I just read an article on the “death” of the average student. How not only is there no room for mediocrity in our current “high-achiever” climate but how kids are literally dying in their quest to be exceptional, with high schools experiencing spikes in suicides.
We know that the high expectations our kids face – good grades, rich extracurriculars, high SAT/ACT scores etc. – can at some point (if not consistently) cripple even the most resilient and high-performing of students. The author shared the words her son uttered, a variation of the same message that too many of us have heard at one point another (if not every week):
“School is hard; everything is hard for me.”
Cue heartbreak, anxiety, fear, worry. How do we help? Do we try to tell them it’ll get better? It almost certainly won’t; ⅓ of middle school kids report school as their biggest stress, and pressure only intensifies as they get older.
No, we don’t want to lie or coddle. We want to prepare them. A lot of people think this happens by focusing on one or all of the following:
– Grades (‘If Amy gets mostly A’s, she’ll be OK for college/internships/etc.)
– Specific subjects (‘Jackson only needs in help in Math’)
– Teachers/the school (‘Olivia’s teacher has had it out for her since the beginning’/ ‘Schools in our district just don’t know how to properly support gifted children’)
– Learning differences (‘Jasmine has ADD, it’s not her fault she’s not doing well’)
– “In-demand” skills/knowledge (‘Both my boys have been coding since Gr 7’)
But here’s the thing – none of this is empowering or productive. Often it’s just the opposite and can create a warped relationship between our kids and school, learning, themselves.
Focusing on these things doesn’t equip them with what they need to feel and do their very best.
This article talked a lot about being ‘exceptional’, but what really struck me was how the mounting pressures and expectations shaping our educational landscape has prioritized bells and whistles with which to decorate *candidates* – for colleges, scholarships, internships, etc. – over strong foundations on which lifelong learners can flourish.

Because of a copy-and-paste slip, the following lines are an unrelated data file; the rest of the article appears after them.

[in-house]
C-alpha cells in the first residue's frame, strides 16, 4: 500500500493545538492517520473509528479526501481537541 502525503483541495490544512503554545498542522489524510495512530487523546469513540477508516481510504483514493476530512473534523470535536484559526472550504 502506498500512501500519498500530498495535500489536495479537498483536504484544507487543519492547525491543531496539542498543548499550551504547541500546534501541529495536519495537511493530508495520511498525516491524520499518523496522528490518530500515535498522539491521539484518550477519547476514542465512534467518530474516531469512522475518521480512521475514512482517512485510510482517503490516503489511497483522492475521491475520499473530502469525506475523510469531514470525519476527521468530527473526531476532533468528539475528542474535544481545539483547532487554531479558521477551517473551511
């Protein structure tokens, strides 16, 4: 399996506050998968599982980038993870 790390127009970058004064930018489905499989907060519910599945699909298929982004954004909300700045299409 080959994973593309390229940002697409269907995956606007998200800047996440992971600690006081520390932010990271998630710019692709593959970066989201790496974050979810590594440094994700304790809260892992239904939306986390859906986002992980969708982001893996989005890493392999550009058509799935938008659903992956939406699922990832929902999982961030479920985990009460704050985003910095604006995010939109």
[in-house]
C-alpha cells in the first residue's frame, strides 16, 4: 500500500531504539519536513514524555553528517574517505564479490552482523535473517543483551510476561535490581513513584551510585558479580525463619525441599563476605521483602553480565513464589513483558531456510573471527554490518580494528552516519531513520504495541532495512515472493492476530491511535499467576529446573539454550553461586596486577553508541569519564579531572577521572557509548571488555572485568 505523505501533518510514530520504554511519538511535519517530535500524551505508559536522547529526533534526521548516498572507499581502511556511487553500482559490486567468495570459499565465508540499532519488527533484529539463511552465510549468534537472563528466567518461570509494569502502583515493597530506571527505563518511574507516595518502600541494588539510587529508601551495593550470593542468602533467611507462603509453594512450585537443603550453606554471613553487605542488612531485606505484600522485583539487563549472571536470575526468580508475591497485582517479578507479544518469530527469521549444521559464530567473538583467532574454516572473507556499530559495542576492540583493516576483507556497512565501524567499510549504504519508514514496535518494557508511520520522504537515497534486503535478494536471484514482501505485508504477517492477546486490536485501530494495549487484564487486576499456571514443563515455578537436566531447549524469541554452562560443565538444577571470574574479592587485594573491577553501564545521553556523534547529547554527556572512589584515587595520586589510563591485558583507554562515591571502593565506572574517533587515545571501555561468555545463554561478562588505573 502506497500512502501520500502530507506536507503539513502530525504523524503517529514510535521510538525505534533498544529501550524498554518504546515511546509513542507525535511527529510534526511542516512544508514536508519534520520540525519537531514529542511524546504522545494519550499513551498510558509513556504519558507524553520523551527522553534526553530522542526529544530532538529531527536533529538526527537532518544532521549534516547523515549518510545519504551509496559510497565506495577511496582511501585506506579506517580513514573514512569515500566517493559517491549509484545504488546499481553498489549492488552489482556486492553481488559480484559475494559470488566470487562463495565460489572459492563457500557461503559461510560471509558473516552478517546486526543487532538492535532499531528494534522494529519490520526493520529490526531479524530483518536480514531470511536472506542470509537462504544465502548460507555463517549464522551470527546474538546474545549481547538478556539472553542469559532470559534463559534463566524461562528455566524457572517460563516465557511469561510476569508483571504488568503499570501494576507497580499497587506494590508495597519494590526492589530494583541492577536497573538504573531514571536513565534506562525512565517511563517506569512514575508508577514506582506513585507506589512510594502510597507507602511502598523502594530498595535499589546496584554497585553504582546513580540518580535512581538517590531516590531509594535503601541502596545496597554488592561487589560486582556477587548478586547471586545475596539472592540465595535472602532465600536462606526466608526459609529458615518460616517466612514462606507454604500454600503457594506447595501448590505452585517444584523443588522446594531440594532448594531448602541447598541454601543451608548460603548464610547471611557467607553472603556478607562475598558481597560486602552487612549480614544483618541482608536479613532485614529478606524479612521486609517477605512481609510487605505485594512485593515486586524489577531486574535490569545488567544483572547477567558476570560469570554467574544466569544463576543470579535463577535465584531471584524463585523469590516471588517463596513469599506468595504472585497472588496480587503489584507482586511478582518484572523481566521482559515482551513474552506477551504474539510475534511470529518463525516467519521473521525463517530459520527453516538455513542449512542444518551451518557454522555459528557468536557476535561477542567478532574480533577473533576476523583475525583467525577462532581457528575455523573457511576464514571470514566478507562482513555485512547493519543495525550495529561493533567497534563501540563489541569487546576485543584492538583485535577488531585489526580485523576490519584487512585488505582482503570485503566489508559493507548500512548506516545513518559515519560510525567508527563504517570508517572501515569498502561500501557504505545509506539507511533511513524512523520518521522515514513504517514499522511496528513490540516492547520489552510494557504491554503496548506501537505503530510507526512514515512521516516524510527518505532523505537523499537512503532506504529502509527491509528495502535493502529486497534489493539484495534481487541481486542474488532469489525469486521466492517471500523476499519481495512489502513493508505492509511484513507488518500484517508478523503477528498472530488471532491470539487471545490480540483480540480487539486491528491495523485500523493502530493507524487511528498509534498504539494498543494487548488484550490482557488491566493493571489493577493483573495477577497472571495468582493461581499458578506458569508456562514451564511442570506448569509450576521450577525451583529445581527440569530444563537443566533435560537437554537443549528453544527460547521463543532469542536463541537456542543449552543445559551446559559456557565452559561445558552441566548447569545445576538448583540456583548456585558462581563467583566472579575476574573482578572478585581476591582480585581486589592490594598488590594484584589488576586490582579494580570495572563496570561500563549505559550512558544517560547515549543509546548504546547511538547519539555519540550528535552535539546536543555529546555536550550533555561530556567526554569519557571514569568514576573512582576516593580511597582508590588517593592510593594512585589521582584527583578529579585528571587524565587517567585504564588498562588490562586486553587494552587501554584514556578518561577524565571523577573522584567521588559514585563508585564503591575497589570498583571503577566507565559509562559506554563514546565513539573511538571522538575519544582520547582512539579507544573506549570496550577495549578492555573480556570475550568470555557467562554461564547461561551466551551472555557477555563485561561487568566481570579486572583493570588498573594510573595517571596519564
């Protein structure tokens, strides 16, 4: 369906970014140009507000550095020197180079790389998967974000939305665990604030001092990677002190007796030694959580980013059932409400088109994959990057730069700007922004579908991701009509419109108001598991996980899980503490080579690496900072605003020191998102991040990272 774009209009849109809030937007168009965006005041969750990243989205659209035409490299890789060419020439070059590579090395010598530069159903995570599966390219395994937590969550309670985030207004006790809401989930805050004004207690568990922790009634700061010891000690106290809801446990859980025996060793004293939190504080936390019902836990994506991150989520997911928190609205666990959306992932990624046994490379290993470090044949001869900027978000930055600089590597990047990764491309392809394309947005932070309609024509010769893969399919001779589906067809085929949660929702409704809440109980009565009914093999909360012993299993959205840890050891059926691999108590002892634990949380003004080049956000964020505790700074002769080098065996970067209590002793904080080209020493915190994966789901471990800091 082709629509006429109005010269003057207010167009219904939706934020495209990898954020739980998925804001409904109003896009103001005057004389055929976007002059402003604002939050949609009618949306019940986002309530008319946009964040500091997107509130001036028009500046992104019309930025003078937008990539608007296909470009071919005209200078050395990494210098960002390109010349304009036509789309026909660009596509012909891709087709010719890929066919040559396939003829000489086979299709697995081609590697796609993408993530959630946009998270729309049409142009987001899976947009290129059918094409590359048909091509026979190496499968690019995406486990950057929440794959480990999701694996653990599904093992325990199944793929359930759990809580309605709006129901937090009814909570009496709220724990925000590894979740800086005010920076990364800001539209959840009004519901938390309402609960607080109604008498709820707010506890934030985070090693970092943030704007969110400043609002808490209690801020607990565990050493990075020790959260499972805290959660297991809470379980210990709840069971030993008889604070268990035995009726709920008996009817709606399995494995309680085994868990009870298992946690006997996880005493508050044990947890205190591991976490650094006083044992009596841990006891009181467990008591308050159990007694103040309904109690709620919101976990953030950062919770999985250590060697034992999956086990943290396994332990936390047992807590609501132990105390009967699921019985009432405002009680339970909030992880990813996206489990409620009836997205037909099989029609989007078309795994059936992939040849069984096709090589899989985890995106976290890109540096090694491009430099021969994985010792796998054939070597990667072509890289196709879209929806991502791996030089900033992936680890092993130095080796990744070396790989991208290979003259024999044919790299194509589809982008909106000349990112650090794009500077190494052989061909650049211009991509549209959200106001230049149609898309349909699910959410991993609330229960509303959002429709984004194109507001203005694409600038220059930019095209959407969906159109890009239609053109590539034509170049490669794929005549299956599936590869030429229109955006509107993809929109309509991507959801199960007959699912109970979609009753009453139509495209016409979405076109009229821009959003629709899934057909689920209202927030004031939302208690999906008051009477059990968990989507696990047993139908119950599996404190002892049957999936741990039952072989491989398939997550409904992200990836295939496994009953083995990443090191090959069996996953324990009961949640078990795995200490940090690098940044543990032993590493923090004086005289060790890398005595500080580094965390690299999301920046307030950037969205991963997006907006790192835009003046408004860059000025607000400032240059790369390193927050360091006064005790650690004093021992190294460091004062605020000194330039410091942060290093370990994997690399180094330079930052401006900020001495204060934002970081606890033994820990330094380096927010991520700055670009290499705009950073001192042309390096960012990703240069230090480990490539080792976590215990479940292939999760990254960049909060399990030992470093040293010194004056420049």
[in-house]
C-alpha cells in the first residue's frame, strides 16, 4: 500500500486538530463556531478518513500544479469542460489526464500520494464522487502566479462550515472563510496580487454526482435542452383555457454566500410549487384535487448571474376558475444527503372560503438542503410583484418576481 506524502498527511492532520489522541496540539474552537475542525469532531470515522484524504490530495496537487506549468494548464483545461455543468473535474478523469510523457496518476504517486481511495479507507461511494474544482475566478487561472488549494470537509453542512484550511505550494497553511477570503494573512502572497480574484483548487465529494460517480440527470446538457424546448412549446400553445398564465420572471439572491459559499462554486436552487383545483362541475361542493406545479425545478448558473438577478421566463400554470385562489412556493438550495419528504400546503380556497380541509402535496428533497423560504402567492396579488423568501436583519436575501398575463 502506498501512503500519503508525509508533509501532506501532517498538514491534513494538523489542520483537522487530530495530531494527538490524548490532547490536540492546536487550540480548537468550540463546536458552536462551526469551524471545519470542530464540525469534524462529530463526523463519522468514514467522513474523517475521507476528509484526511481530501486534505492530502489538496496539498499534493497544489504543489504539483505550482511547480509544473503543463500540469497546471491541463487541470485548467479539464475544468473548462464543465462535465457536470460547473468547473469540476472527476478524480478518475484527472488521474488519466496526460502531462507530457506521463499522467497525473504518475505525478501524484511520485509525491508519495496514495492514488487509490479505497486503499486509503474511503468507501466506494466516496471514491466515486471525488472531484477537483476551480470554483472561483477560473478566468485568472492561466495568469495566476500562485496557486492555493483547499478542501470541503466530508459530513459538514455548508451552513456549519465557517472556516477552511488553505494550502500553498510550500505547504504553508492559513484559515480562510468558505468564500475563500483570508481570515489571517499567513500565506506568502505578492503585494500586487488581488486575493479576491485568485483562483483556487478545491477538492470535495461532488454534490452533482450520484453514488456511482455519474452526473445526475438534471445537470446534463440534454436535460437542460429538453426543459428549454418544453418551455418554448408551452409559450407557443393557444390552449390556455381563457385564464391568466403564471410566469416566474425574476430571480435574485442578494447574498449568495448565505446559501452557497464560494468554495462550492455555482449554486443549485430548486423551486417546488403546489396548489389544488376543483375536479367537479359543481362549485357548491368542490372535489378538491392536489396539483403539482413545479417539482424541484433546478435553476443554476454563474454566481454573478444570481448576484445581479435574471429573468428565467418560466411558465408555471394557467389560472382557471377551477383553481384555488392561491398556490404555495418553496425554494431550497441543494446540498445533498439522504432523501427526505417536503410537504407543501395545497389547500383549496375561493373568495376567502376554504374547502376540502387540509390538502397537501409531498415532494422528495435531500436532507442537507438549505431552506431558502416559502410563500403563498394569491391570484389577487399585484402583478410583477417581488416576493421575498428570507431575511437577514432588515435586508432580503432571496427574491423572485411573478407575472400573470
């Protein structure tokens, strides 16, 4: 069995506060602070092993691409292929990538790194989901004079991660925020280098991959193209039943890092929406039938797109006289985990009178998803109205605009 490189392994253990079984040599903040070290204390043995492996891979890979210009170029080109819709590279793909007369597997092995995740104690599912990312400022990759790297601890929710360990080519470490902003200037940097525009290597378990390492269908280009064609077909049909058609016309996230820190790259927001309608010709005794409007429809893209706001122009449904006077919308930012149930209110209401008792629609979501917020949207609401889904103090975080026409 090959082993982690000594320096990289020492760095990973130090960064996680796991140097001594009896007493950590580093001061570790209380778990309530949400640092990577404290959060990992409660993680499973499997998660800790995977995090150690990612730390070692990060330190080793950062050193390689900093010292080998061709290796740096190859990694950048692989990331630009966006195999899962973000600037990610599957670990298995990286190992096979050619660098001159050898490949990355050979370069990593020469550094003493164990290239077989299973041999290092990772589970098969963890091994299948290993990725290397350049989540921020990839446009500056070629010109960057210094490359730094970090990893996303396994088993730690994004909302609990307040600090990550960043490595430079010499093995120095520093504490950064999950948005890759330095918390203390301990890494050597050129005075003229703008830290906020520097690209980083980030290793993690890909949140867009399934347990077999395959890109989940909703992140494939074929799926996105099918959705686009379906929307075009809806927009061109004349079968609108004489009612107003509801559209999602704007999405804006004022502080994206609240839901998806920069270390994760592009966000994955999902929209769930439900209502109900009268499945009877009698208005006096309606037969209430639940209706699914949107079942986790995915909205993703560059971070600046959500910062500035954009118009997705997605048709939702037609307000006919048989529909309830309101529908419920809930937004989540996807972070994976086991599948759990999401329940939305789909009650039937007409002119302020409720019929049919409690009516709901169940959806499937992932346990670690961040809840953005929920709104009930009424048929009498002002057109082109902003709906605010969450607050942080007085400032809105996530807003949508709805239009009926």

A lot of kids have a compelling mix of transcripts, awards, volunteering, personal statements etc. that appeal to colleges or employers. A lot of parents think the sum of their children’s grades, extracurriculars and even diagnoses is front and centre for a bright future. I’m not going to debate that these externalities are a part of the system, but the irony is that to get ahead in this very system, we need to be exceptional in ways that tend to fall outside our traditional understanding of the word.
You know what’s exceptional?
Kids who can manage their time. Teens who understand diction, and choose their words with care, whether in an essay or an email. High schoolers who can think critically about their strengths, values, and the choices they’re making. Students who set goals and plan how to achieve them, who can work with autonomy and resourcefulness but who also have the intellectual humility to ask for help when needed.
Students who have or who are actively building the fundamental skills, mindsets and attributes conducive to a fulfilling, productive life are exceptional. I say this quite literally – within any given student body, these students are a rarity.
Going back to basics elevates the average student to exceptional and leads to above average results. This equips them with what they need to actually do well in life, *in addition* to what they need to do their best in Math or English or Chem.
This empowers them and puts them in the driver’s seat instead of being a hapless passenger; I’ve had many teens declare that they feel like – and I quote – “a warrior” when they’ve taken total control over school and how they spend their time outside the classroom.
Bottom line: want your kids to be and feel exceptional? Stop focusing on bells and whistles. Start focusing on explicitly building the core skill sets that will serve them not just for the next test or essay but for life.
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